Attendance forecast: “I expect attendance to be up, as we saw a huge increase in February. Our show has become a very strong contender in the industry, offering attendees great value and ease in shopping under one roof, as well as an opportunity to see all the top brands. In addition, Atlanta is easy to fly in and out of, especially for our international visitors.”

Industry challenges: “The unknown is still one of the biggest. Also, the U.S. and China trade tensions are a huge factor.”

Outlook: “Uncertainty and confusion are two of the most challenging issues facing retailers in the second half of the year and beyond. Digital business continues to grow, and companies are selling direct to the consumer, creating challenges for traditional retailers.”

On the Floor at the Atlanta Shoe Market, Aug. 2015
On the floor at the Atlanta Shoe Market
CREDIT: Atlanta Shoe Market

Tommaso Cancellara
CEO, Micam Milano

What’s new: “The upcoming Micam is particularly dear to us as it’s the 50th edition. As such, it represents an excellent opportunity to listen to companies and buyers and tackle the challenges facing the market with renewed motivation. The mission of Micam remains the same today: to be at the service of operators, providing them with a constantly evolving business tool. And there will be newness, surprises and opportunities to contemplate how far we’ve come in recent years and to identify new goals.”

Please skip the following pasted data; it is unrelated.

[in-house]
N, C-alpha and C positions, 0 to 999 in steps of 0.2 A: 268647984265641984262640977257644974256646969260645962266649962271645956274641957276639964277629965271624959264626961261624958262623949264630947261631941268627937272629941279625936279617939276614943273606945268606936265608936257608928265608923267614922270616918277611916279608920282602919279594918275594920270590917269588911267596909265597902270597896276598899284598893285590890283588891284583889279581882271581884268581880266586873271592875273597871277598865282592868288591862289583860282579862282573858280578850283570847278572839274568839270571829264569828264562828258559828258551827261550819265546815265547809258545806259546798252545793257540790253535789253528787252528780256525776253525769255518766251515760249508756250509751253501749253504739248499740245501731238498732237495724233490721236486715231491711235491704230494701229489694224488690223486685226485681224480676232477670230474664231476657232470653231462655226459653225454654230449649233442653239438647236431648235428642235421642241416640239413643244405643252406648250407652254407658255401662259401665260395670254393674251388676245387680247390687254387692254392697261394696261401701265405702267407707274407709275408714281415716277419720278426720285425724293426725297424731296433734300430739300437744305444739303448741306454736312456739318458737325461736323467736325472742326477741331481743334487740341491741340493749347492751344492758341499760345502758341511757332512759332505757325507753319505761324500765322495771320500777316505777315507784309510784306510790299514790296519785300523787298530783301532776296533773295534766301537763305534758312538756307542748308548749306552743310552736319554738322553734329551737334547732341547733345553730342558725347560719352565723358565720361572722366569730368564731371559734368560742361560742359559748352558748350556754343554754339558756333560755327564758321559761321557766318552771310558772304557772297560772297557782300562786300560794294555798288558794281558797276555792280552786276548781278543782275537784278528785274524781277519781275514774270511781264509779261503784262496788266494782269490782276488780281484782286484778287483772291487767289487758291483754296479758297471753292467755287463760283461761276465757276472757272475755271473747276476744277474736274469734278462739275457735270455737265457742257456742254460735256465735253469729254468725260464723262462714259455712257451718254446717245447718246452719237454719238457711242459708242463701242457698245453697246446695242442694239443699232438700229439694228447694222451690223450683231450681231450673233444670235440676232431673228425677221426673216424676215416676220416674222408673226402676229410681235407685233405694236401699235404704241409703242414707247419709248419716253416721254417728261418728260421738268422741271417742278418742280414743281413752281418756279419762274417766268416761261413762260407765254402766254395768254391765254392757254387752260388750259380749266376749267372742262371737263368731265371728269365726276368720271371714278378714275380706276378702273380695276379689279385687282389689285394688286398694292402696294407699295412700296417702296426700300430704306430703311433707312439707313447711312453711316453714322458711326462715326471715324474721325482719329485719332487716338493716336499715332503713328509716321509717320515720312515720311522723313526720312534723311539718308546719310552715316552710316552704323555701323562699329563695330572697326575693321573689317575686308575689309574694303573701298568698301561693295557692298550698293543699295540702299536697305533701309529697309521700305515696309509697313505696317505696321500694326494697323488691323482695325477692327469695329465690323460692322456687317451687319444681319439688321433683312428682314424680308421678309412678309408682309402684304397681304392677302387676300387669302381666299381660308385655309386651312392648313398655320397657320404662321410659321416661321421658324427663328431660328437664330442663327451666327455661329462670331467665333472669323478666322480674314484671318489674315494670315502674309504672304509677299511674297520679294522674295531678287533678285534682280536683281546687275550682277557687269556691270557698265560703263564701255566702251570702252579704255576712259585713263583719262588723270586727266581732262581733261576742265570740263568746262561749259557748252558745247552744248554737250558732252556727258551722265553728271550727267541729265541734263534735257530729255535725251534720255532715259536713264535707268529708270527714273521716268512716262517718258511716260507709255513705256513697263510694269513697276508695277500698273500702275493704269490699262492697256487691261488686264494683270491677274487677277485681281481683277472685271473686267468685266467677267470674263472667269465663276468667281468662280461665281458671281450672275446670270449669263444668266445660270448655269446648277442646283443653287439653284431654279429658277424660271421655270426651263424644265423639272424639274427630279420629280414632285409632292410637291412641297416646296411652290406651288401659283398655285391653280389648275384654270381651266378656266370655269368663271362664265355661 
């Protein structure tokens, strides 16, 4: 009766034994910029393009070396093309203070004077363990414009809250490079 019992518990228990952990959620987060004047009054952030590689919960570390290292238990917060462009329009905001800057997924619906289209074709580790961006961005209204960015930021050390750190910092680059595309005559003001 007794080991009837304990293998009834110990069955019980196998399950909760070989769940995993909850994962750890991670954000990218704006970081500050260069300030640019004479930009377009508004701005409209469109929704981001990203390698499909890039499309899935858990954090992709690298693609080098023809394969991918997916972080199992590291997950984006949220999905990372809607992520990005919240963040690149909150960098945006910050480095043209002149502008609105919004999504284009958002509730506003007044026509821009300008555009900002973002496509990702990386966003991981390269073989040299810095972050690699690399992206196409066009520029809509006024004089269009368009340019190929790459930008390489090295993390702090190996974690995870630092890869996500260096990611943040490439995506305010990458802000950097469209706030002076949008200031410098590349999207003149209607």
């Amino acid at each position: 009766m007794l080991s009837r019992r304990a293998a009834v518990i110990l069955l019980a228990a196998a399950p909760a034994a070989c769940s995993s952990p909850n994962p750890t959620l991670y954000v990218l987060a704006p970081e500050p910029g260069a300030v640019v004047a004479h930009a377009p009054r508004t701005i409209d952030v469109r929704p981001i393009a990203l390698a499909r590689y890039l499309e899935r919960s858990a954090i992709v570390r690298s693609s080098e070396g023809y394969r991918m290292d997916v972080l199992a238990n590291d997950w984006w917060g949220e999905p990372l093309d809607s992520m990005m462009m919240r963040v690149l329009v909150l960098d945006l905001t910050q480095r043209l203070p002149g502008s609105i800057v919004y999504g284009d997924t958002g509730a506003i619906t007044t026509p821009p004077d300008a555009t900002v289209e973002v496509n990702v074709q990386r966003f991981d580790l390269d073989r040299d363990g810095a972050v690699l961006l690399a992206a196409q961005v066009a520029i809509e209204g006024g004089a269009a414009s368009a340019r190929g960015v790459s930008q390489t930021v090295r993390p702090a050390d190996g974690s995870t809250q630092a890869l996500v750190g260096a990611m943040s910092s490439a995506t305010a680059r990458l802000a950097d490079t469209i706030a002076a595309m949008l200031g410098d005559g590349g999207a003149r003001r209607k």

Fresh faces: “In addition to the most interesting made-in-Italy brands, there will be foreign companies defined by their high quality and variety, not to mention emerging young designers. The latter will have a dedicated area in Pavilion 4, and their collections will be showcased on the runway on Sept. 16.”

Hot categories: “The most lively and well-developed category is still women’s shoes, which tends to be more connected to fashion trends and innovations in design.”

Social media initiatives: “To make our social media presence even more interactive, international influencers have been promoting the event to communities that are strategic for made-in-Italy exports, such as the U.S. and China, and in so doing are contributing to the positive trend that is set to keep growing. We also have new surprises in store for our September fair.”